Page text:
While bikes might be the fashionable way to get to the mine, and indeed I looked super conspicuous with my two backpacks, I did receive expressions of approval for tenacity. Note: for those with mobility issues, I saw what looked like a souped-up golf cart ferry adventurers to and from the Ryugenji Mabu Mine Shaft.
The forests had slowly reclaimed the area around the silver mine. Because there are long stretches without anyone in sight, I surreptitiously lowered my face mask. Let me say, those woods smell FABULOUS.
Outside the entrance to Iwami Ginzan Silver Mine, I was asked to complete COVID contact tracing form. However, as soon as I said I was from Yokosuka, their eyes widened in understanding and instead of completing the full form I was only required to give my name and phone number. I thanked them, paid the ¥200 fee, and went to the mine shaft.
The entrance to the silver mine was shockingly, deliciously cool. It was at least twenty degrees cooler than the temperature outside. The cave ceiling was very low, and I tried to imagine what conditions had been like when the mine had been in operation. How difficult it must have been to remove water from the mine, how terrifying to have had to have fresh air blown in. One would have had immense physical strength to live this kind of life.
I was also surprised by the length of the passage, and more than a little disconcerted by how much time passed and how far I traveled inside the passage before seeing another person.
Back to the Village
Once outside the mine shaft, I saw a small wood shop where a man was filling small pretty satchels from a basket holding tiny dried twigs. He offered me a small twig to sniff, and I detected a faint, pleasant aroma. Taking the twig back, he took a hammer, thwacked it fiercely, and gave it to me to sniff again.
This time, I had a heady pleasure as I inhaled the strong fragrance. It was woodsy, exotic, mysterious, and absolutely intoxicating.
“Smell. You no smell, you hit. Smell again. No smell? Hit, hit. Again, again.”
It was an incredibly effective instruction.
I bought two satchels for ¥2000, and am kicking myself I didn’t buy more. The fragrance is THAT GOOD.
On way back to the village, I visited the former residence of the Kumagai Family, one of the area’s most prominent families. In addition to being silver merchants and inspectors, they had diversified the business by brewing sake. I removed my shoes at the entrance, paid the ¥320 ticket, and leisurely explored what must have been a very imposing residence.
The woman who welcomed me generously offered to store my backpacks to let me wander freely. I was embarrassed to hand them over, both my clothes and the backpacks were wet with sweat.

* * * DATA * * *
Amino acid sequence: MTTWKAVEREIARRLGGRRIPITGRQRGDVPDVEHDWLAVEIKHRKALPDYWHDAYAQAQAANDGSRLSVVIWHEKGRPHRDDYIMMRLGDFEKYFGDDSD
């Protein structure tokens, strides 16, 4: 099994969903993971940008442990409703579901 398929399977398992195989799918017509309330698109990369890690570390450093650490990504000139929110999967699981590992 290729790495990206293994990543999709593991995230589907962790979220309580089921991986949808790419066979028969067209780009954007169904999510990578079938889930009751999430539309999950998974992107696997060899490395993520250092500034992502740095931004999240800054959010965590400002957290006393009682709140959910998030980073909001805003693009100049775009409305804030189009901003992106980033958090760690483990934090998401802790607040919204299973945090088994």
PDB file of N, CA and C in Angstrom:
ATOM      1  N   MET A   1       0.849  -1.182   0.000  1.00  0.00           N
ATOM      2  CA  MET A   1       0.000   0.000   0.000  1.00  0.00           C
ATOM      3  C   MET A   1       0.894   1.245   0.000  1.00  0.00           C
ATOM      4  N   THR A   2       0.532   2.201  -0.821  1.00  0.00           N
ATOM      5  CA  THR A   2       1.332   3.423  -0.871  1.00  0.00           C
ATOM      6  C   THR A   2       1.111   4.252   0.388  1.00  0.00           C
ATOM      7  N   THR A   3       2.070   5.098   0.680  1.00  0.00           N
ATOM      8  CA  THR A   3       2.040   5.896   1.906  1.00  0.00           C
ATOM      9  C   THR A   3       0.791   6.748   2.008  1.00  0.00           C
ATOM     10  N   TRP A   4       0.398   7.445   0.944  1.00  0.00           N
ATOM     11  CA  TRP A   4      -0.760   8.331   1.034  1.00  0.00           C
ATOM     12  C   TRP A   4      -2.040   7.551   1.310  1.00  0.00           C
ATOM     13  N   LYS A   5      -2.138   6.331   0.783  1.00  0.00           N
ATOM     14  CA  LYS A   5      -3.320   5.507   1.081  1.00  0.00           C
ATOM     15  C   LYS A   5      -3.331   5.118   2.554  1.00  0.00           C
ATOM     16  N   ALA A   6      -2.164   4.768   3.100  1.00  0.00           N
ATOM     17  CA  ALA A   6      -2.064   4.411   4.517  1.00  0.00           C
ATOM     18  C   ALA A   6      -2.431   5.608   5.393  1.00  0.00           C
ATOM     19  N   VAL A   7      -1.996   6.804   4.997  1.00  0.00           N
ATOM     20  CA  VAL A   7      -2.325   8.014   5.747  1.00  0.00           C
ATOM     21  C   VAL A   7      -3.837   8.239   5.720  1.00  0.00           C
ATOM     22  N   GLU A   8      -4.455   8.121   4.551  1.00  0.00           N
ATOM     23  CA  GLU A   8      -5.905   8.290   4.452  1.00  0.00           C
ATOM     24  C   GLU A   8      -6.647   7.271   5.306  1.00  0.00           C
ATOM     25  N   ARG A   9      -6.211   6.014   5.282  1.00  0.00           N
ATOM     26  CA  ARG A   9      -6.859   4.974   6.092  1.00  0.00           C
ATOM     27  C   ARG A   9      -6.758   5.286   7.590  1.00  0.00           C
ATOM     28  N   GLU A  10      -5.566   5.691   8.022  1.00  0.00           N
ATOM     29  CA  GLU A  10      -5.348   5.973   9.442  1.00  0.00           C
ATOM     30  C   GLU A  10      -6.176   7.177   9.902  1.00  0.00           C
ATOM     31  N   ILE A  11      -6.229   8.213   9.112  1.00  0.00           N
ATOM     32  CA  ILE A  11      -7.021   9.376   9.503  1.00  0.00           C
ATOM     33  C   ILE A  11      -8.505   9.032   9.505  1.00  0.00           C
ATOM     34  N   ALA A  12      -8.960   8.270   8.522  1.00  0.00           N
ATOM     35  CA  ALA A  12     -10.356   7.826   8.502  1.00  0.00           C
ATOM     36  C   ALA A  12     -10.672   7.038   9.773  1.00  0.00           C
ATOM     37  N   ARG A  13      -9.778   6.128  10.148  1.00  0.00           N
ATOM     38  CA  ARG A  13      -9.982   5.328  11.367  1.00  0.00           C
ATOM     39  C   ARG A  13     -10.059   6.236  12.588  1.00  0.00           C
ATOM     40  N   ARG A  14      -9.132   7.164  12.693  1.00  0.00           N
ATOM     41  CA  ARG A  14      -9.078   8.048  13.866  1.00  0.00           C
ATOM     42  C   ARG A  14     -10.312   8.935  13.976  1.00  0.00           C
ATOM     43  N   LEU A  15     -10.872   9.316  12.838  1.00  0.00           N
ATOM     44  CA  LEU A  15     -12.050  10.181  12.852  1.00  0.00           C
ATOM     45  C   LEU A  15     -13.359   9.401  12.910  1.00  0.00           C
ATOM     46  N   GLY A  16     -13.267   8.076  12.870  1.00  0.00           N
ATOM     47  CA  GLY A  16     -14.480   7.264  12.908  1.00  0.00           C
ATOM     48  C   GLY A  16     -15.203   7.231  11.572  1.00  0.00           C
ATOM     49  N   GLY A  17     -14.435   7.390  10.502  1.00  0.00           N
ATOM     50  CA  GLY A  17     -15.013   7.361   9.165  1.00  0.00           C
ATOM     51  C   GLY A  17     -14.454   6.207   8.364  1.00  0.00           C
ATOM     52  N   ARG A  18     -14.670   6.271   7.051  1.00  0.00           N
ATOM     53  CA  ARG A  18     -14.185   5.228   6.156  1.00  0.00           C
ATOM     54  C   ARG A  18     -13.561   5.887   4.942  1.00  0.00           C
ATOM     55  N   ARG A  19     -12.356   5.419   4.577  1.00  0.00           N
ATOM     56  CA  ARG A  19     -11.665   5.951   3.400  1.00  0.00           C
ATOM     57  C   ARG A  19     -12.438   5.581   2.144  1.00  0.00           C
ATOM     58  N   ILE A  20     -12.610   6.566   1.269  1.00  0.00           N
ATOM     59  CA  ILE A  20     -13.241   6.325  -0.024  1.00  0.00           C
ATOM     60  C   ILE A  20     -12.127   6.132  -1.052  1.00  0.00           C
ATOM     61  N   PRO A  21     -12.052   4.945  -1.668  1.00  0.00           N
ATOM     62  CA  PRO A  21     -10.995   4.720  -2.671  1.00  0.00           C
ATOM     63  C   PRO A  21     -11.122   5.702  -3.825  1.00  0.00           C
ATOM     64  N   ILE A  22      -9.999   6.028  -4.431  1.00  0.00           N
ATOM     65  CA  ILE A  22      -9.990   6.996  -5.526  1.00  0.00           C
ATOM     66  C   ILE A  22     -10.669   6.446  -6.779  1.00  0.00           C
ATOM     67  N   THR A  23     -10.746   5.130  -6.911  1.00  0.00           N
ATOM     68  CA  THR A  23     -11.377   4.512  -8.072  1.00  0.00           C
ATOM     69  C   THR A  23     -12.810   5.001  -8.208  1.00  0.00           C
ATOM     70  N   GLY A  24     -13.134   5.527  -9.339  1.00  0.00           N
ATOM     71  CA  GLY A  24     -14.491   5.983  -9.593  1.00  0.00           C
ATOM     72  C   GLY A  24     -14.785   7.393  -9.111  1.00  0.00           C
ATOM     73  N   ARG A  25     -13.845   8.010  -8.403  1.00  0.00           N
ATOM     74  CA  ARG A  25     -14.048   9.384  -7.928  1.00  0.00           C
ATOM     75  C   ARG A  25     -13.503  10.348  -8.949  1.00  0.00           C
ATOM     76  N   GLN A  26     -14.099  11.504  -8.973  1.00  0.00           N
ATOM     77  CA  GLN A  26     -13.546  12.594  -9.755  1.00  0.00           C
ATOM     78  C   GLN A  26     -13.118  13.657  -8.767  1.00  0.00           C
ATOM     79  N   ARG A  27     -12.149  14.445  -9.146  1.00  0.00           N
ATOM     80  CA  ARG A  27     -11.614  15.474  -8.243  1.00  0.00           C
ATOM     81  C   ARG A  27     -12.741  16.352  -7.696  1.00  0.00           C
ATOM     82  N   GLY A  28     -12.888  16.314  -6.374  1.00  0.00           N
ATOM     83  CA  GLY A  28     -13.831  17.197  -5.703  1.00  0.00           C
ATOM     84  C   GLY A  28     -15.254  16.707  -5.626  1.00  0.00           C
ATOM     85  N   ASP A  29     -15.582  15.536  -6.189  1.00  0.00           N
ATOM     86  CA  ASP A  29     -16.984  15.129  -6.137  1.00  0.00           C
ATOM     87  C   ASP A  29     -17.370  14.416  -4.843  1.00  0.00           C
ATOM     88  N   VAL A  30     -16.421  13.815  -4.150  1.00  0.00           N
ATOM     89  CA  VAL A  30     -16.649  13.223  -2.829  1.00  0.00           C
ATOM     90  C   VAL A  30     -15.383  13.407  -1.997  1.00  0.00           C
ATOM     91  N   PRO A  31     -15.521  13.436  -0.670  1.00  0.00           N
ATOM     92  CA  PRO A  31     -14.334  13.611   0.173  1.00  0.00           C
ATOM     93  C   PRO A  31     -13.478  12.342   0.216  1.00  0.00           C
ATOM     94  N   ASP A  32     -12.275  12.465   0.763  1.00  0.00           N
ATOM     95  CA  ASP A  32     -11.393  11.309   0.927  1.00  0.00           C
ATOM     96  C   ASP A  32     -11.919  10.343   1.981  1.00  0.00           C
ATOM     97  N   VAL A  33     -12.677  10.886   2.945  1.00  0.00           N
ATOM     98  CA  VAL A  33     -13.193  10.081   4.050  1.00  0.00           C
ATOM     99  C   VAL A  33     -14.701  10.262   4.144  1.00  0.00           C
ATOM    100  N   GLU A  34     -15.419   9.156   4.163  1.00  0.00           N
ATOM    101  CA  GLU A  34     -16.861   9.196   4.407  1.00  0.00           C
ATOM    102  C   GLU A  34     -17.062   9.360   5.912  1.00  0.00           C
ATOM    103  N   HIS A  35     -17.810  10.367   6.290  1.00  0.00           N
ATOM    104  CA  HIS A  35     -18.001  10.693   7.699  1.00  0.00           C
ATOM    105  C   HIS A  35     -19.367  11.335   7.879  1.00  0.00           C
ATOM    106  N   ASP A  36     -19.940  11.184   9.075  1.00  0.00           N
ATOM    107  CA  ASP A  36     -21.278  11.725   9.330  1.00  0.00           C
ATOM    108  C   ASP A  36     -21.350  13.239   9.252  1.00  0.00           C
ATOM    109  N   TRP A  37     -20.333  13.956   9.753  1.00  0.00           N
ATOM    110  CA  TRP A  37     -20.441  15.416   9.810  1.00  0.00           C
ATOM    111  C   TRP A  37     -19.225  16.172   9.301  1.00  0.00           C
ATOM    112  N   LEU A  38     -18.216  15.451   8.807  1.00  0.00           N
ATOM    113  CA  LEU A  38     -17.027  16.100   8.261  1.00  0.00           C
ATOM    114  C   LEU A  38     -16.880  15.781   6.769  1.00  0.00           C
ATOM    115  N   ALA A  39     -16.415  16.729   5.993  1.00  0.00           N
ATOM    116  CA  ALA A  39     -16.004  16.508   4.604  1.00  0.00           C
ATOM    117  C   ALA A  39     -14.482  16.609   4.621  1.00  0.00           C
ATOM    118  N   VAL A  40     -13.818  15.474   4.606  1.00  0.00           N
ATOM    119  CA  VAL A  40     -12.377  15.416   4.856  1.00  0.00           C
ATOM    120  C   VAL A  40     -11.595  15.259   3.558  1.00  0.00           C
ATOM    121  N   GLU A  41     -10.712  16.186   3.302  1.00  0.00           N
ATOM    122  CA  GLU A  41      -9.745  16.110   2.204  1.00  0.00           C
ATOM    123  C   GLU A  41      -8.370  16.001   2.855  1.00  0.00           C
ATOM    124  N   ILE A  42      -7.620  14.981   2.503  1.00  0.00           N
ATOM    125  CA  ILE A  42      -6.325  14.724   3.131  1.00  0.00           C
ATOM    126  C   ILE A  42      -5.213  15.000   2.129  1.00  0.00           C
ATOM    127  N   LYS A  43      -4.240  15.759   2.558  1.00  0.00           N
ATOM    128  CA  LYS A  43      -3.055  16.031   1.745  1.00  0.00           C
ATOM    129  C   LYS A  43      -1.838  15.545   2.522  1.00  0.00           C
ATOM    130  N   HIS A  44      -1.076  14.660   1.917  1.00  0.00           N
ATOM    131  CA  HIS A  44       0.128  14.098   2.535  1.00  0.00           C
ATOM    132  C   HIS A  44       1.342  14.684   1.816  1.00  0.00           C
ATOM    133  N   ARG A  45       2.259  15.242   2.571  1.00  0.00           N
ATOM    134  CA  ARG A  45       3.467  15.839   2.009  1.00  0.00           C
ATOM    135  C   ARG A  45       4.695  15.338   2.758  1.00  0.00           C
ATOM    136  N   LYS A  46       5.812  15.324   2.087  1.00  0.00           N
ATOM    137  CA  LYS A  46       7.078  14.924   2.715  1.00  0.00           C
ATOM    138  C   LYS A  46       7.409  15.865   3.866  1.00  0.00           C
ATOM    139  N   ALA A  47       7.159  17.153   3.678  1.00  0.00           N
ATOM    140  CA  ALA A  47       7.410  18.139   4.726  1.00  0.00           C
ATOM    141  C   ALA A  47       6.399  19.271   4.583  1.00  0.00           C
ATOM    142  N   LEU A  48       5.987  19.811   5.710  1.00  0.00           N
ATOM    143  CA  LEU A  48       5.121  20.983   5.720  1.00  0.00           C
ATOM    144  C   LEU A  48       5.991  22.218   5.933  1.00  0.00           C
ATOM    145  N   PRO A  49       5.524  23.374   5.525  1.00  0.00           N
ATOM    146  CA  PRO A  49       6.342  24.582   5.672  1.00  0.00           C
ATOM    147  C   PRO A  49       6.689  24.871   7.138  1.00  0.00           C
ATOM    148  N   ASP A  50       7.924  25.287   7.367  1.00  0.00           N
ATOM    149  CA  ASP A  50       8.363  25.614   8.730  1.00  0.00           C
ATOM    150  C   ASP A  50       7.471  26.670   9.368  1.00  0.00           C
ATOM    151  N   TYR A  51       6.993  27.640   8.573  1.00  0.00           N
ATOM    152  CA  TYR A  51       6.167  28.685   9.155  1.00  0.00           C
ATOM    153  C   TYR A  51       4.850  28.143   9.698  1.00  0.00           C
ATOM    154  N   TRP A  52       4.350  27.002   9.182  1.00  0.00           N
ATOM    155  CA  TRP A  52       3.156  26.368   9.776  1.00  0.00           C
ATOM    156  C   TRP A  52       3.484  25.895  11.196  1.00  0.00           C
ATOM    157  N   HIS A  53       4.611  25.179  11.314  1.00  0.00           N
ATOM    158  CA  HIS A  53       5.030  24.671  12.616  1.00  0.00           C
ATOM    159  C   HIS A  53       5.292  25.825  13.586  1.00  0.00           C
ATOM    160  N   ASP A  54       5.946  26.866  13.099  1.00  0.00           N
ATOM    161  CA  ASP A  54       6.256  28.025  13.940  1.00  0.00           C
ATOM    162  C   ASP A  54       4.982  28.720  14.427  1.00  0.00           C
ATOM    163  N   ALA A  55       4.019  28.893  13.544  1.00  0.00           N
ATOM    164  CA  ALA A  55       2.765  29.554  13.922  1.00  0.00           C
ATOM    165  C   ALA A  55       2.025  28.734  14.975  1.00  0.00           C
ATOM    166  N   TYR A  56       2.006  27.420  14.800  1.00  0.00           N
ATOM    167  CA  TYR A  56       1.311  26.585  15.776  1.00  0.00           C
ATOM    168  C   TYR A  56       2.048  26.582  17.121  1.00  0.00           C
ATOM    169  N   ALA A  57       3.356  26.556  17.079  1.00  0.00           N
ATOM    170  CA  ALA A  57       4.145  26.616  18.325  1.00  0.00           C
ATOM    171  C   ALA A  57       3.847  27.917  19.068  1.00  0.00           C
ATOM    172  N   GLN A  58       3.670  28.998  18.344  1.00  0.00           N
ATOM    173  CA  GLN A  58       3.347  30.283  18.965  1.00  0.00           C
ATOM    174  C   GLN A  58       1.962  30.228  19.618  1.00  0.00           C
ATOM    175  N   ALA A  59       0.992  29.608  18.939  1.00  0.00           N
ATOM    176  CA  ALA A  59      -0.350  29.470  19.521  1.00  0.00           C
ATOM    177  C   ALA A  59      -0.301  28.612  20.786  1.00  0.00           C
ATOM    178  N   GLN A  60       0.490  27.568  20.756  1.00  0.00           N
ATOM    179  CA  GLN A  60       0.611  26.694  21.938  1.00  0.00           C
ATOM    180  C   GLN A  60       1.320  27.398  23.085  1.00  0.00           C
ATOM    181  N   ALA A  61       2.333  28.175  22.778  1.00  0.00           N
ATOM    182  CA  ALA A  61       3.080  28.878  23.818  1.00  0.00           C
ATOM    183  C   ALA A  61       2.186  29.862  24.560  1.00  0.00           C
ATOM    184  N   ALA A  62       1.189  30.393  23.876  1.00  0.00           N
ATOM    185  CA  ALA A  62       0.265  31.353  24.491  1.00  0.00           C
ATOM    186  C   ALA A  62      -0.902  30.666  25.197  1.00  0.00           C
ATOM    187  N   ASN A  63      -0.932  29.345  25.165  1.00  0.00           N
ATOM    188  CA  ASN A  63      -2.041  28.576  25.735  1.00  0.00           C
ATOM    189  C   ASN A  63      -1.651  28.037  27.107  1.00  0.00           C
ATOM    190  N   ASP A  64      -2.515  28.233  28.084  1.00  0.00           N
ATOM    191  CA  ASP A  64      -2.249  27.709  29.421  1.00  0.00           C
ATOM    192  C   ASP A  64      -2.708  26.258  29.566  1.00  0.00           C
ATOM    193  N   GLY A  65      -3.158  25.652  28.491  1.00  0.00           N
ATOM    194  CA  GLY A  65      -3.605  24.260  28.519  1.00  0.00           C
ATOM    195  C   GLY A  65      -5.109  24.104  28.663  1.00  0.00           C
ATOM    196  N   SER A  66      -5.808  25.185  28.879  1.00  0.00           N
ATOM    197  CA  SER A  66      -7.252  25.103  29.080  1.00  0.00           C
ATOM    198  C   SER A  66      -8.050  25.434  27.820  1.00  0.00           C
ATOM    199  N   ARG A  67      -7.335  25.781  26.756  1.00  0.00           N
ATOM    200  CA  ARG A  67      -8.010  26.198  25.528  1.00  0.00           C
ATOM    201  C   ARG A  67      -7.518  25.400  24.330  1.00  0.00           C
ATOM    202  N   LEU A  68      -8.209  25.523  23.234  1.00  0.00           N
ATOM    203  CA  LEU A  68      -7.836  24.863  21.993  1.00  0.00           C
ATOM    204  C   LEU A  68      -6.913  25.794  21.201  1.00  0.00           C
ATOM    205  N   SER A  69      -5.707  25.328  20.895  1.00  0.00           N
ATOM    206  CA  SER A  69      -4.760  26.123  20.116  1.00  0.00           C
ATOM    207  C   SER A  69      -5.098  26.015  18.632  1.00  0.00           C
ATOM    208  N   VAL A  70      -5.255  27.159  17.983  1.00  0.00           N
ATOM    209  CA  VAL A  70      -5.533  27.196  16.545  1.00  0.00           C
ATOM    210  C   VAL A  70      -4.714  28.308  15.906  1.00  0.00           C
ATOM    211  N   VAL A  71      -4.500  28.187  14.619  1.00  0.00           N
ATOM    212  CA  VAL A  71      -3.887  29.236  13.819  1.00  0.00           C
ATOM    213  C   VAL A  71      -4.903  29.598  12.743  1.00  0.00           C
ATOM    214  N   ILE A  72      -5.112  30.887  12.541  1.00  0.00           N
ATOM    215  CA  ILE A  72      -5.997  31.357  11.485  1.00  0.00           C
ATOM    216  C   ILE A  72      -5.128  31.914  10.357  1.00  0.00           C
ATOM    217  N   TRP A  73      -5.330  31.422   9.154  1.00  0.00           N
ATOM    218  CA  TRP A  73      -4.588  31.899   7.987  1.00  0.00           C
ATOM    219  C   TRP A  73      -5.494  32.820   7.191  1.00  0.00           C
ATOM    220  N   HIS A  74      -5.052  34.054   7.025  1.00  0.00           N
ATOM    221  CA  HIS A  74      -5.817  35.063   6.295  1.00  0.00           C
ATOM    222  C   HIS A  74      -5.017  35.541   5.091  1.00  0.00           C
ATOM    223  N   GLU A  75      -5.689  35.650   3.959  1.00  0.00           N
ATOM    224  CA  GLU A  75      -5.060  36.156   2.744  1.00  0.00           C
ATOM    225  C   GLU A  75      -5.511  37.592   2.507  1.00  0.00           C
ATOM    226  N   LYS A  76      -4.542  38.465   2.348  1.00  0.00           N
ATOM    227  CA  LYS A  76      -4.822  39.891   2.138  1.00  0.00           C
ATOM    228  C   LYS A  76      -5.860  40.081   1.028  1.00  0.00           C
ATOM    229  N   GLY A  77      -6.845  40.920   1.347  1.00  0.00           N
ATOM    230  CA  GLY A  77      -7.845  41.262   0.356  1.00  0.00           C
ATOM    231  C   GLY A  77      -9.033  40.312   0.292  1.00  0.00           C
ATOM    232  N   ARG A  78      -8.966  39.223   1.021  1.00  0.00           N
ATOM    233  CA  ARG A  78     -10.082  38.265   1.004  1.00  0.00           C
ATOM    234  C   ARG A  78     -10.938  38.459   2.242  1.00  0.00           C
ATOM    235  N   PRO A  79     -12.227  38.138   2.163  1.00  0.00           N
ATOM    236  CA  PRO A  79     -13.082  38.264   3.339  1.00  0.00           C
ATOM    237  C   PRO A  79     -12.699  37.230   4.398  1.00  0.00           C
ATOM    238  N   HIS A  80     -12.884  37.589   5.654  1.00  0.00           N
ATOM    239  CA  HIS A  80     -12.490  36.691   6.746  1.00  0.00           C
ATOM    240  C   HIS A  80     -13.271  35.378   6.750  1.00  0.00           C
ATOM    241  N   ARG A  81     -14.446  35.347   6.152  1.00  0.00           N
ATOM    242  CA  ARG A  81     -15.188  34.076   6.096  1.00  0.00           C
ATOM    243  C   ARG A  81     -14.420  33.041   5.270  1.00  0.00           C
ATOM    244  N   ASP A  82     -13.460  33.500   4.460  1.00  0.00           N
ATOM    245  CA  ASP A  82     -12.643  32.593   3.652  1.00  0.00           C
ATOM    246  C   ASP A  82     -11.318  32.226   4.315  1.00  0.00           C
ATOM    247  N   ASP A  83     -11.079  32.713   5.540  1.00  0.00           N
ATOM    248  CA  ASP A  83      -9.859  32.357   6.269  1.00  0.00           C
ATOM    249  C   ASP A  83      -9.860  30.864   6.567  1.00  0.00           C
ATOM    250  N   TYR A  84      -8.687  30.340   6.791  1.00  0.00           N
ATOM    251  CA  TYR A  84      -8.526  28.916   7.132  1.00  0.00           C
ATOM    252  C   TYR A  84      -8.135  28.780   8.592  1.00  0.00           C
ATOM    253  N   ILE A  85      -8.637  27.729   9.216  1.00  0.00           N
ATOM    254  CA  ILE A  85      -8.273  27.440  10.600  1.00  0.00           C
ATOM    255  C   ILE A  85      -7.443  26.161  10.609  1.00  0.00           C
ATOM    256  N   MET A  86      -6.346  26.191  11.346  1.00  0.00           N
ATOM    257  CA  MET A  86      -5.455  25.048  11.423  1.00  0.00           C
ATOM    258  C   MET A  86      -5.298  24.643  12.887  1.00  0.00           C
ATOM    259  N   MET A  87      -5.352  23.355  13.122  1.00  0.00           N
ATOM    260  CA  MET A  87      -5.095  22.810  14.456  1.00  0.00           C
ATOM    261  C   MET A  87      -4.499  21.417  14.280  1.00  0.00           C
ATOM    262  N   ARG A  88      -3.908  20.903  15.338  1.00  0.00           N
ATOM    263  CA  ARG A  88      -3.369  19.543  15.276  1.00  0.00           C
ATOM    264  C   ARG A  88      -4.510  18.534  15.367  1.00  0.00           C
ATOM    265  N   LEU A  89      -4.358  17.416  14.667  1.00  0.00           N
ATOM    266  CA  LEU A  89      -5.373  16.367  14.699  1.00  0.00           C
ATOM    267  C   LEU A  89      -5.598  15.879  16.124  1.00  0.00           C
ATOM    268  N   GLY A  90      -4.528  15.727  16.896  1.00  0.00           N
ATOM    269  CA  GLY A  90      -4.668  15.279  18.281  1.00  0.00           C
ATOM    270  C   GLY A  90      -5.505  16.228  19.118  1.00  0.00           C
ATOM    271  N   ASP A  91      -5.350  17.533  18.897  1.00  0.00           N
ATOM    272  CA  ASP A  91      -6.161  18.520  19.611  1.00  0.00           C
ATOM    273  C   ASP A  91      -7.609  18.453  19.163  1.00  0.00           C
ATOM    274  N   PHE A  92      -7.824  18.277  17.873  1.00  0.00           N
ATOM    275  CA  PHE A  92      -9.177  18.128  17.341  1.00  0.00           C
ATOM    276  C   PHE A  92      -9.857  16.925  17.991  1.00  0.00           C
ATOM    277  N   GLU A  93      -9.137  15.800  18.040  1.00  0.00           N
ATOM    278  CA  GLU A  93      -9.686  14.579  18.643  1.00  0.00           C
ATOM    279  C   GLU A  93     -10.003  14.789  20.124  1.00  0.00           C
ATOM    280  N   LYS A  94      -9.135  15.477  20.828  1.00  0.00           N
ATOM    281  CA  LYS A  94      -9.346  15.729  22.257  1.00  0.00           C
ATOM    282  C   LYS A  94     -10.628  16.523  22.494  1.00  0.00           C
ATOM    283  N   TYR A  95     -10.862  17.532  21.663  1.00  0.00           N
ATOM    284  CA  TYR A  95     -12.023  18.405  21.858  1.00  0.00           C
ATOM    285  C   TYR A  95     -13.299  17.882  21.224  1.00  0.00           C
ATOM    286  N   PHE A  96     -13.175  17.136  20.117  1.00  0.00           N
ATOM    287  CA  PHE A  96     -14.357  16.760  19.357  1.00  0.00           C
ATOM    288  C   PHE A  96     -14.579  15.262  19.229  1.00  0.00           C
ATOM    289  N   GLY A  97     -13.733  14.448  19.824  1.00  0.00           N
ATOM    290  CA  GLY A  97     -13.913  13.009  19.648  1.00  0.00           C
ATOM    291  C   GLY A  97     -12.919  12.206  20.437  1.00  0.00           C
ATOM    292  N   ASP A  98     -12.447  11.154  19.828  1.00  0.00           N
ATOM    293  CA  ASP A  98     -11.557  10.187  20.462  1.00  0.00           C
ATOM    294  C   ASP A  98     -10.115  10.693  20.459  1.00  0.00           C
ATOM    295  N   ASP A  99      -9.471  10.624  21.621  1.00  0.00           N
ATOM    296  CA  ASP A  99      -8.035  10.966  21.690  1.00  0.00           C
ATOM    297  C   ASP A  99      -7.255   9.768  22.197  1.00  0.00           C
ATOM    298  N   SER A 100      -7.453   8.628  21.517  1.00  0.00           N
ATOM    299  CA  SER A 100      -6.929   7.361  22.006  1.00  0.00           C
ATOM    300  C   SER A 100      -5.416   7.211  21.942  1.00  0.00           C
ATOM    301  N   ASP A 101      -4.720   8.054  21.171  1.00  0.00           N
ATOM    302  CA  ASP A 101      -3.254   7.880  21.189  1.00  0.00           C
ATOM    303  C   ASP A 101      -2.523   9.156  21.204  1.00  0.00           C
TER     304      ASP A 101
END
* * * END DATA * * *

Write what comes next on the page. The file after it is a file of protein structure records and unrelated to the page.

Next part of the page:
I want to say how lovely the people here were – I was in an upstairs room when I heard the woman calling around looking for me. When she saw me she bowed and offered me three printed sheets; knowing my Japanese was very limited, she had taken the time to run translations to help me understand what I was looking at. If that’s not hospitality, I don’t know what is.
By luck, I stumbled upon a taxi near the bus stop and sprinted to it. It was half-past 3 p.m., and I was determined to make the check-in on time. Every taxi cab I have ever been in has a white cloth backseat. I was therefore fascinated by the vibrant black and green checkerboard pattern of this taxi, and by the number of charms I saw hanging from his rear view mirror. It was a subtle reminder that I was in a remote part of Japan.
I asked the taxi driver to take me to Yunotsu, and gave him the address of the lodging I had booked.
Overnight in Lovely Yunotsu…and a Motorcycle Shop?
Yunotsu is a seaside port near the Iwami Ginzan Silver Mine, and had a critical role in transporting silver from the mine to trading destinations in East Asia and Europe. Nowadays, it is most frequented for its onsen and for those wanting to see a traditional Iwami Kagura performance. If Shimane is known for being the land of the gods, then Iwami Kagura translates to the “entertainment for the gods”.
It’s a traditional form of storytelling that involves music, dancing, and gorgeous costumes. I had been eager to see Iwami Kagura performed as it was initially intended: at a shrine. Yunotsu has performances every Saturday, from 8-9 p.m.
However, the trains to the larger city of Izumo stop running at 8:38 p.m.
Ergo, if I wanted to see a performance, I needed to stay at least one night. It’s a genius move. Because I arrived on a Friday, I booked two nights in Yunotsu, but because I had booked at the last minute, all Yunotsu’s ryokans (my first choice) were all reserved. Yunotsu is so remote a town that there are no hotels. Wanting desperately to see the Iwami Kagura, I selected the first lodging option I saw online. I was uncertain what it was exactly, but was secure in the knowledge it was clean and near a train station.